"In the armed conflict there were children who were disappeared either because they were captured from their homes in operations, after the massacres perpetrated; other children were given up for adoption irregularly, even to military families; and others, as in the case of the Mrs. Lilian, because they had to migrate due to the violence in the country, "Elizabeth Portillo, a member of Pro-Search of El Salvador, told Sputnik, who went to Mexico as a representative of the organization in the XV Caravan of Central American mothers.
"There is impunity in these cases of missing children, because they were not even reported in the report of the truth that was made after the peace accords, in 1993. The Salvadoran State has a historical debt to them, because social organizations have been the that have come together to do the search, "Portillo explained.
The meeting, 31 years later
"In principle, it was thanks to social networks," Portillo responds to the question of how it was possible for this meeting of Lilian Alvarado with his children. "The lady created a Facebook to look for her children, but they were also looking for her. They were added, then Pro-Search made a DNA to verify that they are indeed their children," said the organization's representative.
For Portillo, this reunion is quite symbolic because of the human sense of the organization, but also because they are his family: "The person who presented the case is my aunt, but I did not know about my missing cousins. It was 31 years that she suffered many times without commenting on her situation, but the pain was visible in her. "
"I knew my aunt had children, but I didn't know why they weren't with her. She had never told herself openly what had happened to them," he explained.
When her children were 9 and 7 years old, Lilian Alvarado participated in a Collective of Salvadoran mothers who were also looking for their missing children during the armed conflict. The organization, Portillo said, was called Comadres and had been founded by Monsignor Romero, the murdered priest who was a central figure for the Salvadoran social movement during those years of state repression.
"The detail is that as she was involved in that group, they began to threaten her, had persecution and was arrested for a while. For that kind of violence she was suffering, she had to protect her children, so they decide that children have to migrate with her dad. They communicated through telephone booths, but then the children's father stopped communicating with her and thus lost contact, "Portillo said, about the origin of this family's distance.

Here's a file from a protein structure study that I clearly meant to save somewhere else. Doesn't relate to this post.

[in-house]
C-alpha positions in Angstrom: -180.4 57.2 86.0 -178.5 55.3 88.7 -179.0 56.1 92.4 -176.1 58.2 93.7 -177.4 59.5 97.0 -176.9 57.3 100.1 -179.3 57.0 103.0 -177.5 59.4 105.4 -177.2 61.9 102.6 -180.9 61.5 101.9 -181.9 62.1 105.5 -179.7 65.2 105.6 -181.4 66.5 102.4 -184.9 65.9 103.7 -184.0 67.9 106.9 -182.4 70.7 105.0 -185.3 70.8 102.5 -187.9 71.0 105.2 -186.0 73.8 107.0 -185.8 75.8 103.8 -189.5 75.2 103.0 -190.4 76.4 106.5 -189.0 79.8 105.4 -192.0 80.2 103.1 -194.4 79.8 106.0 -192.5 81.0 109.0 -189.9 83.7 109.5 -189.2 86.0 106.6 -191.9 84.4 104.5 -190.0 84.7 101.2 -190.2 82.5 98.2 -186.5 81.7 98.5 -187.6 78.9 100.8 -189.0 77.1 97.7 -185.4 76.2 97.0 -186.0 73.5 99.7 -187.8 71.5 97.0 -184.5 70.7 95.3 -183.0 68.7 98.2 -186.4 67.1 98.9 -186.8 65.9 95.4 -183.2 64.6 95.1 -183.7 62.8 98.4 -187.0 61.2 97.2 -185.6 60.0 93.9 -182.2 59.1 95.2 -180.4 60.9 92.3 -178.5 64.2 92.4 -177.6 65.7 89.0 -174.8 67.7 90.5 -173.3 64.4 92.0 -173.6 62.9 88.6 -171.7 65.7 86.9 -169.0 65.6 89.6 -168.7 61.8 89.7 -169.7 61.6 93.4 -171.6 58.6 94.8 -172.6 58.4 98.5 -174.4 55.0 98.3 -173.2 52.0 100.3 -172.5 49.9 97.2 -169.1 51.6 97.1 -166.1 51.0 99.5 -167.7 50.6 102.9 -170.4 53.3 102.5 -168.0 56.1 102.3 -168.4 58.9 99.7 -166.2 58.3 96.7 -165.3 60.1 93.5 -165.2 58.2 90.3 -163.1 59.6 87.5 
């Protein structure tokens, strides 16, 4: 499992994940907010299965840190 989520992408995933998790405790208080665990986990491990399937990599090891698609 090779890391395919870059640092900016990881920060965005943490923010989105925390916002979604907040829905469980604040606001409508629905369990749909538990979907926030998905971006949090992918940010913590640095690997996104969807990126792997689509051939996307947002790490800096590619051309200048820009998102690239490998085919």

Portillo acknowledges that it was a very emotional reunion despite the gap that means 31 years of having been distanced. "It was that hug expected and postponed by the situation of violence in El Salvador. We all cried, it was a unique moment," he said.
An ignored crisis
Since it was founded in 1994, Pro-Search has received 1,005 complaints of cases of missing children between 1980 and 1993. "Hopefully through the dissemination that has been made of this reunion we can find more cases," said Portillo, of which seven, counting the children of Lilian Alvarado, are sought in Mexican territory.
"We do not rule out that in some of these cases there may be a pattern of trafficking in persons, because the irregular adoptions that occurred in El Salvador have been to different countries," said the Pro-Search representative.
In addition, he noted that although some children have had a good life, they do not know that they were taken from their parents. "It is part of the impunity that this crime against humanity has not been denounced in the report of the truth, because there are other interests involved and there is no interest in giving priority to the victims," he explained.
Portillo said that despite the time that has elapsed since the end of the conflict (27 years) El Salvador has not yet passed a Reparation Law for victims of the same. "What there was was an amnesty that came after the presentation of the truth report. With the amnesty, forgiveness and oblivion and thus these cases went unpunished," he said.
There is currently a legislative-level struggle for a comprehensive reparation law that includes the four basic pillars claimed by victims and their families: truth, justice, reparation and guarantee of non-repetition.
"Unfortunately, there is very little will in Salvadoran political power. Some have approached the victims, but it is very little, in general there is a lot of indifference and negativity. There are interests in between that want impunity to continue," he concluded.